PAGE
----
Going a week without watching sports used to be a dare. It’s the new reality.
A quick glance at today’s TV sports listings provides all the confirmation you need. It looks like the departure screen at the airport during a blizzard:
Efforts by sports leagues to contain the spread of the virus have become one more way to track the impact of the outbreak around the globe. The closer the event was to a cluster of cases, the more likely it was to be played in front of empty seats, canceled or about to be. After several weeks watching from what seemed like a safe distance, sports fans in the United States are waking up to see those red pins scattered across their maps.
On Thursday, conference basketball tournaments stretching from the Atlantic to the Pacific hung a “Sorry, We’re Closed” sign on the door. The NBA, NHL, MLB and MLS did the same. The last likely major college basketball game of any import to be played, a Big East tournament contest between St. John’s and Creighton at Madison Square Garden, was abandoned at halftime Thursday.
“Bizarre. We shouldn’t have been here today,” said St. John’s TV analyst Brandon Tierney. “There’s no other way to put it. We had enough information last night when we went to bed.”
Now picture the poor person who crawled off the couch just before intermission to make a quick lunch, then returned to find a blank screen. The rest of us will be wearing that same expression soon enough.
If the idea of self-quarantine held any allure for sports fans, it was the chance to binge-watch March Madness and Opening Day in baseball. Good luck with that. Televised games are about to become as scarce as toilet paper at Costco.
There were still three notable holdouts as of midday: pro golf, NASCAR and the English Premier League maintained they would continue to play, albeit without spectators. For the moment, this summer’s Tokyo Olympics are on, too.
The simple fact is TV deals provide so much of the money fueling big-time sports that it makes economic sense to put the games on people’s screens whether there are actual fannies in the seats or not. How much longer it passes the safety common-sense test remains to be seen. Athletes from leagues and sports everywhere have already tested positive for COVID-19, and that list only going to get longer.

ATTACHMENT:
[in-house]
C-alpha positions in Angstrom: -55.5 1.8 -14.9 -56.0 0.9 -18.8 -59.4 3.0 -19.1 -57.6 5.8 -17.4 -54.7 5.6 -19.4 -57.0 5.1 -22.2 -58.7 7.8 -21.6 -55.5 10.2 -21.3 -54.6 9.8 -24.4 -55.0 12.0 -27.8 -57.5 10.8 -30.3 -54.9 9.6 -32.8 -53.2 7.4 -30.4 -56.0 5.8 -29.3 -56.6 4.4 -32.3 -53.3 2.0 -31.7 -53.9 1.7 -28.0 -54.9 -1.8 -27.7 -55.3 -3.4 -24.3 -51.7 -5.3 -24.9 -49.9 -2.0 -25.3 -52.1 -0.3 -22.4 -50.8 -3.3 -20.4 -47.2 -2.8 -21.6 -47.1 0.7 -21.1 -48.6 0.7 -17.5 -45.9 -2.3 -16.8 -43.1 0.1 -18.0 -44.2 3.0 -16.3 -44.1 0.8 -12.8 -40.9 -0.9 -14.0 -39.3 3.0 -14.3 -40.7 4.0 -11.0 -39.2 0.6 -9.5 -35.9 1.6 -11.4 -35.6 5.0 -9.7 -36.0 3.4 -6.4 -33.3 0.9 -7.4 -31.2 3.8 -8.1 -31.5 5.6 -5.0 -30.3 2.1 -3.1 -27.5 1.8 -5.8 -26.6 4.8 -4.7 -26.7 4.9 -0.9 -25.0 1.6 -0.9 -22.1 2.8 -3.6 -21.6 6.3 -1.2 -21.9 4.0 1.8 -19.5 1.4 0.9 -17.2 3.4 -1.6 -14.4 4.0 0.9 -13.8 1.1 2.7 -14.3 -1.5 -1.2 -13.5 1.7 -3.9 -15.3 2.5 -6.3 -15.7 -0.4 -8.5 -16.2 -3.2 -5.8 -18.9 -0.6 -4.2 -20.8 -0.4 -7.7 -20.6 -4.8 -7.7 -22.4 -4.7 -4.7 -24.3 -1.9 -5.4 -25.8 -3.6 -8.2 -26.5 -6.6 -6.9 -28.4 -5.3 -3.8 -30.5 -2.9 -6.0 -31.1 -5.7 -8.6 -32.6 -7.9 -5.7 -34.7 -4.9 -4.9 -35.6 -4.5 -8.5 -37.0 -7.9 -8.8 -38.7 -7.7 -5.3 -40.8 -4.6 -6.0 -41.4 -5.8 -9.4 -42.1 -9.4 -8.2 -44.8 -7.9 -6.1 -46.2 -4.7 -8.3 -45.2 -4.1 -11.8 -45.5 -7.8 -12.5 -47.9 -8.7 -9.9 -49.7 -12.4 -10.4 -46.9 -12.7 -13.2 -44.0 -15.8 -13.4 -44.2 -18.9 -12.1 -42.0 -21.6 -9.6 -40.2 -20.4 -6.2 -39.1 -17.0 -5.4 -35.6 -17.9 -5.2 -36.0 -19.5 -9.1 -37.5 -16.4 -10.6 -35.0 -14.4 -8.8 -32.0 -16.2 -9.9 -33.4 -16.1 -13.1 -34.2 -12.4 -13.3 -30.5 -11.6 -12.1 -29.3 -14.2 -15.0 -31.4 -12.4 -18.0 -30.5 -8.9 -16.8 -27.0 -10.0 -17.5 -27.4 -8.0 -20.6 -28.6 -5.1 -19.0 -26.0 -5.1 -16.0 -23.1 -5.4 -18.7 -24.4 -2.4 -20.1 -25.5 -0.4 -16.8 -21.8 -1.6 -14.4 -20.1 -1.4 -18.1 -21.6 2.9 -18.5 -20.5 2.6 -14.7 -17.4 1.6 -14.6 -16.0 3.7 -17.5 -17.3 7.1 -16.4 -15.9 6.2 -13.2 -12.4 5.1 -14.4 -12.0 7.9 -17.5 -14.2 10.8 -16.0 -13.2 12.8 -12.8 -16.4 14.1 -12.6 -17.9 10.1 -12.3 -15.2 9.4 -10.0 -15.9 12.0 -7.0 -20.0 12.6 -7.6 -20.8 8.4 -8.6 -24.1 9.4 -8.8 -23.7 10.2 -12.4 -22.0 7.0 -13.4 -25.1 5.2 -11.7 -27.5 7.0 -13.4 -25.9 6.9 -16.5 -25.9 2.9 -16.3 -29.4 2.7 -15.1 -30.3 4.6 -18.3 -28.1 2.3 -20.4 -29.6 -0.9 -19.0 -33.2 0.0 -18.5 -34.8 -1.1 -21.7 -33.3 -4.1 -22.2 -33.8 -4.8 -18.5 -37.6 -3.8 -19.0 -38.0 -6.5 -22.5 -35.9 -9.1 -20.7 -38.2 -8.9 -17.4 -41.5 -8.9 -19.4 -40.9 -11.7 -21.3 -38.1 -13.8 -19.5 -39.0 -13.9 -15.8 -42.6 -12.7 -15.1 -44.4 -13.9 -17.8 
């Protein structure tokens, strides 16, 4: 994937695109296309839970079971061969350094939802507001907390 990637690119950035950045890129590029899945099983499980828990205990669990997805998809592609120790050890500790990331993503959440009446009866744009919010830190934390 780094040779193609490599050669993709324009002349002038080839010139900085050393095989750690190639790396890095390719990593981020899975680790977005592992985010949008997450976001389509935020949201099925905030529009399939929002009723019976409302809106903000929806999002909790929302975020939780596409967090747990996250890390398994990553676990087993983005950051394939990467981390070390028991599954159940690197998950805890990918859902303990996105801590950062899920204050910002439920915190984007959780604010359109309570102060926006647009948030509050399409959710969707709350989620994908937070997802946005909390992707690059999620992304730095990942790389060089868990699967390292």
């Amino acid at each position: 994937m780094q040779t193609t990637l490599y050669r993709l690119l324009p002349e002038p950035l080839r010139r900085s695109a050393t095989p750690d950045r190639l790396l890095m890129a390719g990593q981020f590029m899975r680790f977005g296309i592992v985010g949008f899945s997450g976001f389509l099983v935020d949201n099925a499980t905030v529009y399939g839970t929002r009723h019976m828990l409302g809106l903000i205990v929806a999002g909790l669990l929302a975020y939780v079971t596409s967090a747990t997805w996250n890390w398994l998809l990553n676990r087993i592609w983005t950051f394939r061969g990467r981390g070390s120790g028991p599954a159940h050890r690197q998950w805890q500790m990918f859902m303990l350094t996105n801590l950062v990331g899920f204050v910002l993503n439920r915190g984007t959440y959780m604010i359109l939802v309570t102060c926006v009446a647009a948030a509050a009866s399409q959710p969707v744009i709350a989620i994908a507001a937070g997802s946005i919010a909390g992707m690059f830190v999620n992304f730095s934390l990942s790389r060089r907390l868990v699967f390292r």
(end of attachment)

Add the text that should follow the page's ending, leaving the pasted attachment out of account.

“We were fortunate in the U.S., at least up until now,” said Marc Ganis, president and founder of Chicago-based Sportscorp, a leading business consulting firm with deep ties to Chinese sports dating back more than a decade.
“But just like the rest of the world, it’s going to be a case-by-case decision for sports leagues here, at least until we know a lot more about the virus,” he added. “A lot will depend on where they try to play. ‘Hot spots’ and really, any hard-hit area is too risky. And they’ll be hemmed in by government mandates elsewhere on top of that.
“It’s like trying to put together a jigsaw puzzle,” Ganis concluded, “without having all the pieces.”
Just don’t waste much time worrying about the owners or players. They’ll be fine. Most will welcome the opportunity to take a few weeks off. The real harm being done to sports at the moment is happening on the fringes, to folks who eke out a living selling beer in the arenas and parking cars near the stadiums.
And if you’ve got any sympathy left after that, well, save it for the fans.
Being able to argue about sports with your crazy relatives — as opposed to say, politics — has kept many a family dinner from spiraling into a food fight. Fathers and sons or daughters who don’t talk all that much during the rest of the year swap text messages during March Madness or the World Series like BFFs. It’s small talk, granted, but also one of these things, as Joni Mitchell put it, “That you don’t know what you’ve got ’till it’s gone.”
Gone, too, for now, will be those moments so thrilling or outlandish that they connected complete strangers: Zion Williamson tearing through his shoe in a Duke game; Kawhi Leonard’s buzzer-beating 3-pointer bouncing on the rim four times before falling through to seal a Game 7 win for the Raptors; Howie Kendrick’s grand-slam HRs finishing off the underdog Nats’ postseason run.
There are plenty of things more important to be concerned at the moment about than sports. Pay attention to those. But the mind likes to wander and with the Masters only a month away, just imagine where some of Tiger Woods’ drives will wind up at Augusta National without the galleries lining every fairway.